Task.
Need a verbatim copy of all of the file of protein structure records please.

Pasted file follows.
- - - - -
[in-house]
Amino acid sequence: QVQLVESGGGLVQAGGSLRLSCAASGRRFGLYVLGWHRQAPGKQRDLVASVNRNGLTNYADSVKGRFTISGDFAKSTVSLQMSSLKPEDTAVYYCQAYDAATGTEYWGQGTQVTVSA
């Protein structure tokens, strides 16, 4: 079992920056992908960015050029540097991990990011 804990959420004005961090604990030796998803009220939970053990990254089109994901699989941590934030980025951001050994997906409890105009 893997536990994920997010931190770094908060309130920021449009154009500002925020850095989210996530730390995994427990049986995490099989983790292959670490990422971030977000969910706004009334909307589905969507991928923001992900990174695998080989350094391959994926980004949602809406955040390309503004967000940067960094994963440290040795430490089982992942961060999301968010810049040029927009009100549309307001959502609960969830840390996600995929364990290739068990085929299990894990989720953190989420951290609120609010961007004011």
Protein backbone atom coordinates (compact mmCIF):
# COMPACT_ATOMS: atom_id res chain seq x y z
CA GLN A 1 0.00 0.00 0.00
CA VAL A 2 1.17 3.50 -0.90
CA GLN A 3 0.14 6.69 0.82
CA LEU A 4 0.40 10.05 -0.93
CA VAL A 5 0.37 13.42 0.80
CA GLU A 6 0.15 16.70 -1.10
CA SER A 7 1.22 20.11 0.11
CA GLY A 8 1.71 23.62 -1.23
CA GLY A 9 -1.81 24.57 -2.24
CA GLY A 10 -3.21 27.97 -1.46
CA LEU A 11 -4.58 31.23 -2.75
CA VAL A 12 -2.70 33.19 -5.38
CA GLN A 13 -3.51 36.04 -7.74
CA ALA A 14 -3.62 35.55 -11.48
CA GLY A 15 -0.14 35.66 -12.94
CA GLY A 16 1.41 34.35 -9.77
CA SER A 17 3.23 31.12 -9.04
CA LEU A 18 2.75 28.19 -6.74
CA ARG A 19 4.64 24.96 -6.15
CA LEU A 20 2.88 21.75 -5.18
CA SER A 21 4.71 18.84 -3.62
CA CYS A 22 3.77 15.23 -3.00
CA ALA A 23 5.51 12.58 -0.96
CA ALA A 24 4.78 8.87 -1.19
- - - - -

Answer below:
[in-house]
Amino acid sequence: QVQLVESGGGLVQAGGSLRLSCAASGRRFGLYVLGWHRQAPGKQRDLVASVNRNGLTNYADSVKGRFTISGDFAKSTVSLQMSSLKPEDTAVYYCQAYDAATGTEYWGQGTQVTVSA
């Protein structure tokens, strides 16, 4: 079992920056992908960015050029540097991990990011 804990959420004005961090604990030796998803009220939970053990990254089109994901699989941590934030980025951001050994997906409890105009 893997536990994920997010931190770094908060309130920021449009154009500002925020850095989210996530730390995994427990049986995490099989983790292959670490990422971030977000969910706004009334909307589905969507991928923001992900990174695998080989350094391959994926980004949602809406955040390309503004967000940067960094994963440290040795430490089982992942961060999301968010810049040029927009009100549309307001959502609960969830840390996600995929364990290739068990085929299990894990989720953190989420951290609120609010961007004011």
Protein backbone atom coordinates (compact mmCIF):
# COMPACT_ATOMS: atom_id res chain seq x y z
CA GLN A 1 0.00 0.00 0.00
CA VAL A 2 1.17 3.50 -0.90
CA GLN A 3 0.14 6.69 0.82
CA LEU A 4 0.40 10.05 -0.93
CA VAL A 5 0.37 13.42 0.80
CA GLU A 6 0.15 16.70 -1.10
CA SER A 7 1.22 20.11 0.11
CA GLY A 8 1.71 23.62 -1.23
CA GLY A 9 -1.81 24.57 -2.24
CA GLY A 10 -3.21 27.97 -1.46
CA LEU A 11 -4.58 31.23 -2.75
CA VAL A 12 -2.70 33.19 -5.38
CA GLN A 13 -3.51 36.04 -7.74
CA ALA A 14 -3.62 35.55 -11.48
CA GLY A 15 -0.14 35.66 -12.94
CA GLY A 16 1.41 34.35 -9.77
CA SER A 17 3.23 31.12 -9.04
CA LEU A 18 2.75 28.19 -6.74
CA ARG A 19 4.64 24.96 -6.15
CA LEU A 20 2.88 21.75 -5.18
CA SER A 21 4.71 18.84 -3.62
CA CYS A 22 3.77 15.23 -3.00
CA ALA A 23 5.51 12.58 -0.96
CA ALA A 24 4.78 8.87 -1.19